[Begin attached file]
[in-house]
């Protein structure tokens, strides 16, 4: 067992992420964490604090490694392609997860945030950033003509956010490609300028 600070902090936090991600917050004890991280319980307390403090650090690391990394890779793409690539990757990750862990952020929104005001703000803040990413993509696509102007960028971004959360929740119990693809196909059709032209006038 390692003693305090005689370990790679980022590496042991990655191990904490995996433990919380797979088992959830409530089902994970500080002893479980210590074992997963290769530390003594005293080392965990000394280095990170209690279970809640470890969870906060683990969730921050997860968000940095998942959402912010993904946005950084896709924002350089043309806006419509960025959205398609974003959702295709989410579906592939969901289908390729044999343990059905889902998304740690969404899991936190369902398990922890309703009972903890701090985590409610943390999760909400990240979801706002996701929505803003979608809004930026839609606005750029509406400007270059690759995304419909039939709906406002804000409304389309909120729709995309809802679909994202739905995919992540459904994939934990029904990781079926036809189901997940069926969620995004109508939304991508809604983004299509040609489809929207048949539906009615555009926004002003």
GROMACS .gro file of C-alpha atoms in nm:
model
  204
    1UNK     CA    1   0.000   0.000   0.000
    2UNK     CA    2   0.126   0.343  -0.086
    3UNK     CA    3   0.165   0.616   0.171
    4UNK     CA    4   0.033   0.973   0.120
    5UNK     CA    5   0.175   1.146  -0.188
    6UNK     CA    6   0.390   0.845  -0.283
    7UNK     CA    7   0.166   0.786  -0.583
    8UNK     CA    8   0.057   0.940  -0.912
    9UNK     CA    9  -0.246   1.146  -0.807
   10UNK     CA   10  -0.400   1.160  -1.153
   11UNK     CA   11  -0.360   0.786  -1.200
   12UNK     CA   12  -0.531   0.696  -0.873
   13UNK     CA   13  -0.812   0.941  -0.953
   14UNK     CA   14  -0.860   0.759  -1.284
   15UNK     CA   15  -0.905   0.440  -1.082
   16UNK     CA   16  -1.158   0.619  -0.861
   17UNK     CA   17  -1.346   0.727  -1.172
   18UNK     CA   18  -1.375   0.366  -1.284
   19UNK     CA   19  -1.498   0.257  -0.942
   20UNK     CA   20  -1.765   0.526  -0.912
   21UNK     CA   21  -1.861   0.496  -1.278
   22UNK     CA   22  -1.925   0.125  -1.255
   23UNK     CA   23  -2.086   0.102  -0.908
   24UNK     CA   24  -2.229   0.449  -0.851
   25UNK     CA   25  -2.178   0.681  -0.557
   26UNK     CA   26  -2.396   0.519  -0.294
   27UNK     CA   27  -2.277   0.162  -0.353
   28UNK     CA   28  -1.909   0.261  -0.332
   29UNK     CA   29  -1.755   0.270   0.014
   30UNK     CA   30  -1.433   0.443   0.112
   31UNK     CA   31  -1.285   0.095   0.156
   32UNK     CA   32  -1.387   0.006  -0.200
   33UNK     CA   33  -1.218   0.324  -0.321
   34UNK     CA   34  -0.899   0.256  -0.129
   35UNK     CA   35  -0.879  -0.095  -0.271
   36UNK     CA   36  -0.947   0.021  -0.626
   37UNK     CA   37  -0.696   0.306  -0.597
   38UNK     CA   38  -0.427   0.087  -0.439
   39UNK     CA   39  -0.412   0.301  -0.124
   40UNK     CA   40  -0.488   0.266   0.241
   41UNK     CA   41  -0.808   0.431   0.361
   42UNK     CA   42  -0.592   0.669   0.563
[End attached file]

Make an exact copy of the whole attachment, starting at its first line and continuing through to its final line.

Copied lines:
[in-house]
């Protein structure tokens, strides 16, 4: 067992992420964490604090490694392609997860945030950033003509956010490609300028 600070902090936090991600917050004890991280319980307390403090650090690391990394890779793409690539990757990750862990952020929104005001703000803040990413993509696509102007960028971004959360929740119990693809196909059709032209006038 390692003693305090005689370990790679980022590496042991990655191990904490995996433990919380797979088992959830409530089902994970500080002893479980210590074992997963290769530390003594005293080392965990000394280095990170209690279970809640470890969870906060683990969730921050997860968000940095998942959402912010993904946005950084896709924002350089043309806006419509960025959205398609974003959702295709989410579906592939969901289908390729044999343990059905889902998304740690969404899991936190369902398990922890309703009972903890701090985590409610943390999760909400990240979801706002996701929505803003979608809004930026839609606005750029509406400007270059690759995304419909039939709906406002804000409304389309909120729709995309809802679909994202739905995919992540459904994939934990029904990781079926036809189901997940069926969620995004109508939304991508809604983004299509040609489809929207048949539906009615555009926004002003």
GROMACS .gro file of C-alpha atoms in nm:
model
  204
    1UNK     CA    1   0.000   0.000   0.000
    2UNK     CA    2   0.126   0.343  -0.086
    3UNK     CA    3   0.165   0.616   0.171
    4UNK     CA    4   0.033   0.973   0.120
    5UNK     CA    5   0.175   1.146  -0.188
    6UNK     CA    6   0.390   0.845  -0.283
    7UNK     CA    7   0.166   0.786  -0.583
    8UNK     CA    8   0.057   0.940  -0.912
    9UNK     CA    9  -0.246   1.146  -0.807
   10UNK     CA   10  -0.400   1.160  -1.153
   11UNK     CA   11  -0.360   0.786  -1.200
   12UNK     CA   12  -0.531   0.696  -0.873
   13UNK     CA   13  -0.812   0.941  -0.953
   14UNK     CA   14  -0.860   0.759  -1.284
   15UNK     CA   15  -0.905   0.440  -1.082
   16UNK     CA   16  -1.158   0.619  -0.861
   17UNK     CA   17  -1.346   0.727  -1.172
   18UNK     CA   18  -1.375   0.366  -1.284
   19UNK     CA   19  -1.498   0.257  -0.942
   20UNK     CA   20  -1.765   0.526  -0.912
   21UNK     CA   21  -1.861   0.496  -1.278
   22UNK     CA   22  -1.925   0.125  -1.255
   23UNK     CA   23  -2.086   0.102  -0.908
   24UNK     CA   24  -2.229   0.449  -0.851
   25UNK     CA   25  -2.178   0.681  -0.557
   26UNK     CA   26  -2.396   0.519  -0.294
   27UNK     CA   27  -2.277   0.162  -0.353
   28UNK     CA   28  -1.909   0.261  -0.332
   29UNK     CA   29  -1.755   0.270   0.014
   30UNK     CA   30  -1.433   0.443   0.112
   31UNK     CA   31  -1.285   0.095   0.156
   32UNK     CA   32  -1.387   0.006  -0.200
   33UNK     CA   33  -1.218   0.324  -0.321
   34UNK     CA   34  -0.899   0.256  -0.129
   35UNK     CA   35  -0.879  -0.095  -0.271
   36UNK     CA   36  -0.947   0.021  -0.626
   37UNK     CA   37  -0.696   0.306  -0.597
   38UNK     CA   38  -0.427   0.087  -0.439
   39UNK     CA   39  -0.412   0.301  -0.124
   40UNK     CA   40  -0.488   0.266   0.241
   41UNK     CA   41  -0.808   0.431   0.361
   42UNK     CA   42  -0.592   0.669   0.563